Cardiovascular Disease
and Omega-3 Fatty Acids

This section was compiled by Frank M. Painter, D.C.
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If there are terms in these articles you don't understand, you can get a definition from the Merriam Webster Medical Dictionary.   If you want information about a specific disease, you can access the Merck Manual.   You can also search Pub Med for more abstracts on this, or any other health topic.


An Improvement of Cardiovascular Risk Factors by Omega-3
Polyunsaturated Fatty Acids

J Clin Med Res. 2018 (Apr); 10 (4): 281–289 ~ FULL TEXT

An epidemiological survey in the Northwest Greenland reported that the Greenlanders have a lower frequency of acute myocardial infarction and diabetes mellitus. The very low incidence of ischemic heart disease in the Greenlanders was explained by consumption of a diet rich in omega-3 polyunsaturated fatty acids (PUFAs). Possible anti-atherothrombotic effects of omega-3 PUFA include an improvement of lipid metabolism such as a reduction of triglyceride and an increase of high-density lipoprotein-cholesterol (HDL-C), and glucose metabolism, anti-platelet activity, anti-inflammatory effects, an improvement of endothelial function and stabilization of atherosclerotic plaque. The present study reviews an improvement of cardiovascular risk factors such as dyslipidemia and diabetes due to consumption of omega-3 PUFA. A sufficient number of studies suggest that omega-3 PUFA supplementation reduces serum triglyceride and increases HDL-cholesterol.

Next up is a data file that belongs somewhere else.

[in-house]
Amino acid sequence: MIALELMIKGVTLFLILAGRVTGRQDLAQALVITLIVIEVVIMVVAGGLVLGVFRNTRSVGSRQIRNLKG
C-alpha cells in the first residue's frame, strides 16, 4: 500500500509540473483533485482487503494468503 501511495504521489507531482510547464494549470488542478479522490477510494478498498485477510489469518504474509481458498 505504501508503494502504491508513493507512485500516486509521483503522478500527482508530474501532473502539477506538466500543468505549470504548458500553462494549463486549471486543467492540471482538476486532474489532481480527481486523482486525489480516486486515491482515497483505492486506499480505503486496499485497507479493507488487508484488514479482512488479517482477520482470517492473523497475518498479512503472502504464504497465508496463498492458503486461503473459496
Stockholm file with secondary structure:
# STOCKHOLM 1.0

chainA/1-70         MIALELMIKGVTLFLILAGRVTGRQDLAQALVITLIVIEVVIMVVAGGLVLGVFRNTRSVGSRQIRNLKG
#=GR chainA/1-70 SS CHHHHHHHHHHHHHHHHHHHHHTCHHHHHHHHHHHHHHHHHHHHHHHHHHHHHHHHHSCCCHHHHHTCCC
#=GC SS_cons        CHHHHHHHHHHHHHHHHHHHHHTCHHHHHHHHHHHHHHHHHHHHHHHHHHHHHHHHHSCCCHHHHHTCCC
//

Fish Oil Reduces Atherosclerotic Blockages
Evidence that a diet rich in fish reduces the incidence of heart disease [1,2] is so strong and the news so widespread that people are taking it for granted. Despite the promising evidence of this preventive effect, however, remarkably few human studies prove encapsulated fish oil is more effective than placebo as a heart disease treatment. The few studies were relatively small and had mixed results—some showing benefit, others not. [3-6]

Docosahexaenoic Acid (DHA) - Monograph
Alternative Medicine Review 2009 (Dec); 14 (4): 391–399 ~ FULL TEXT

Docosahexaenoic acid (DHA) is an omega-3 fatty acid that falls into the larger category of polyunsaturated fatty acids (PUFAs). Although many chronic conditions are associated with excessive intake of dietary saturated and trans fatty acids (including obesity, insulin resistance, coronary heart disease, and some forms of cancer), research shows omega-3 fatty acids, including DHA, are essential in the prevention and treatment of numerous diseases. DHA has been shown to be particularly important for fetal brain development, optimal development of motor skills and visual acuity in infants, lipid metabolism in children and adults, and cognitive support in the elderly. In vitro and animal studies also suggest a beneficial role for DHA in certain types of cancer.

CRN Issues White Paper on the Importance of Omega-3 Fatty Acids for
Heart Health — Evidence is Strongest for EPA and DHA

Council for Responsible Nutrition July 20, 2005

The Council for Responsible Nutrition’s (CRN) Omega-3 Working Group (O3WG) today released a white paper highlighting the importance of omega-3 fatty acids, especially EPA (eicosapentaenoic acid) and DHA (docosahexaenoic acid), for heart health.

Fish Oil Monograph
Alternative Medicine Review 2000 (Aug); 5 (6): 576–580 ~ FULL TEXT

Many well-recognized problems are associated with excessive intake of dietary fat, including obesity, insulin resistance, coronary heart disease, and some forms of cancer. While intakes of saturated, trans, and arachidonic fatty acids have been linked to the development of chronic disease, research shows omega-3 (n-3) fatty acids, specifically fish oils, are essential in the prevention and treatment of disease.

Effects of Essential Fatty Acid Administration on Cardiovascular
Responses to Stress in the Rat

Lipids 1986 (Feb); 21 (2): 139–142

These data suggest that 18:3(n-6) supplementation attenuates cardiovascular responses to chronic stress, and that delta 6- and delta 5-desaturase activity are inhibited during chronic psychological stress.


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